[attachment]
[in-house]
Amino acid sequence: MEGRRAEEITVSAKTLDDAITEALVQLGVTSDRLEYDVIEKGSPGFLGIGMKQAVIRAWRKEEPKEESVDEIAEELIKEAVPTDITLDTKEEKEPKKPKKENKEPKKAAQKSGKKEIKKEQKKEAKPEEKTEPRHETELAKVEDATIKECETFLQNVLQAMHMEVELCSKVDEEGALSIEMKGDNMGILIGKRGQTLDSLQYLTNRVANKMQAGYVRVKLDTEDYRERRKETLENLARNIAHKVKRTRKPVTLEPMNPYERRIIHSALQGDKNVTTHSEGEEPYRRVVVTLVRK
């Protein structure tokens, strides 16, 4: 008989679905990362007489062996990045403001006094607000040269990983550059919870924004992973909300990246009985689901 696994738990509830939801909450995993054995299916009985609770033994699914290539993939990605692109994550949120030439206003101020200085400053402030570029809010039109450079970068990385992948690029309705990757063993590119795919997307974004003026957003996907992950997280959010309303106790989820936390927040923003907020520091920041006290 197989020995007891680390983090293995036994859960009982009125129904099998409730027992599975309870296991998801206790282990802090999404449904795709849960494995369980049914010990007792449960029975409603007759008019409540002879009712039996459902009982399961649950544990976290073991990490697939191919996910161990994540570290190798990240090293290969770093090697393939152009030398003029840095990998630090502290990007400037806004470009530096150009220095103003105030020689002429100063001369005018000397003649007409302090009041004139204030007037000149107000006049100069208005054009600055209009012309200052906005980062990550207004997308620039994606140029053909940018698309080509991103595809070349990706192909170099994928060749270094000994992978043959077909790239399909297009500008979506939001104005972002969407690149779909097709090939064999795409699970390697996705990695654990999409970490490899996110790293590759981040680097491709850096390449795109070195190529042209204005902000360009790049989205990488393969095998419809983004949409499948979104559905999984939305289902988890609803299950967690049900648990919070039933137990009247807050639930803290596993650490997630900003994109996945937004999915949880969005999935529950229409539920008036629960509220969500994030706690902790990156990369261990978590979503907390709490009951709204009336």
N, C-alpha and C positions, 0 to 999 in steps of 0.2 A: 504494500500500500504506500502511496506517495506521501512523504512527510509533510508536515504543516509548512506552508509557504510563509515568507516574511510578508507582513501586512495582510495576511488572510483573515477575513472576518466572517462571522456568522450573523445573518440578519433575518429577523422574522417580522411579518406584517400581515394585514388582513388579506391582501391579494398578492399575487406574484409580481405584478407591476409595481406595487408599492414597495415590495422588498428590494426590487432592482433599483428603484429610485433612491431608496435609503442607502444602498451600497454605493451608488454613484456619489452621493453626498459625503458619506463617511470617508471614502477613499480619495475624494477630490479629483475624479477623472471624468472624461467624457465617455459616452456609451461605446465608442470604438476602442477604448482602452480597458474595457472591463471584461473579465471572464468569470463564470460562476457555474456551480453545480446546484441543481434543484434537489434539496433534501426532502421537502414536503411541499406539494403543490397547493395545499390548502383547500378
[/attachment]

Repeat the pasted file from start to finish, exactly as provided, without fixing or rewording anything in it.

[in-house]
Amino acid sequence: MEGRRAEEITVSAKTLDDAITEALVQLGVTSDRLEYDVIEKGSPGFLGIGMKQAVIRAWRKEEPKEESVDEIAEELIKEAVPTDITLDTKEEKEPKKPKKENKEPKKAAQKSGKKEIKKEQKKEAKPEEKTEPRHETELAKVEDATIKECETFLQNVLQAMHMEVELCSKVDEEGALSIEMKGDNMGILIGKRGQTLDSLQYLTNRVANKMQAGYVRVKLDTEDYRERRKETLENLARNIAHKVKRTRKPVTLEPMNPYERRIIHSALQGDKNVTTHSEGEEPYRRVVVTLVRK
């Protein structure tokens, strides 16, 4: 008989679905990362007489062996990045403001006094607000040269990983550059919870924004992973909300990246009985689901 696994738990509830939801909450995993054995299916009985609770033994699914290539993939990605692109994550949120030439206003101020200085400053402030570029809010039109450079970068990385992948690029309705990757063993590119795919997307974004003026957003996907992950997280959010309303106790989820936390927040923003907020520091920041006290 197989020995007891680390983090293995036994859960009982009125129904099998409730027992599975309870296991998801206790282990802090999404449904795709849960494995369980049914010990007792449960029975409603007759008019409540002879009712039996459902009982399961649950544990976290073991990490697939191919996910161990994540570290190798990240090293290969770093090697393939152009030398003029840095990998630090502290990007400037806004470009530096150009220095103003105030020689002429100063001369005018000397003649007409302090009041004139204030007037000149107000006049100069208005054009600055209009012309200052906005980062990550207004997308620039994606140029053909940018698309080509991103595809070349990706192909170099994928060749270094000994992978043959077909790239399909297009500008979506939001104005972002969407690149779909097709090939064999795409699970390697996705990695654990999409970490490899996110790293590759981040680097491709850096390449795109070195190529042209204005902000360009790049989205990488393969095998419809983004949409499948979104559905999984939305289902988890609803299950967690049900648990919070039933137990009247807050639930803290596993650490997630900003994109996945937004999915949880969005999935529950229409539920008036629960509220969500994030706690902790990156990369261990978590979503907390709490009951709204009336």
N, C-alpha and C positions, 0 to 999 in steps of 0.2 A: 504494500500500500504506500502511496506517495506521501512523504512527510509533510508536515504543516509548512506552508509557504510563509515568507516574511510578508507582513501586512495582510495576511488572510483573515477575513472576518466572517462571522456568522450573523445573518440578519433575518429577523422574522417580522411579518406584517400581515394585514388582513388579506391582501391579494398578492399575487406574484409580481405584478407591476409595481406595487408599492414597495415590495422588498428590494426590487432592482433599483428603484429610485433612491431608496435609503442607502444602498451600497454605493451608488454613484456619489452621493453626498459625503458619506463617511470617508471614502477613499480619495475624494477630490479629483475624479477623472471624468472624461467624457465617455459616452456609451461605446465608442470604438476602442477604448482602452480597458474595457472591463471584461473579465471572464468569470463564470460562476457555474456551480453545480446546484441543481434543484434537489434539496433534501426532502421537502414536503411541499406539494403543490397547493395545499390548502383547500378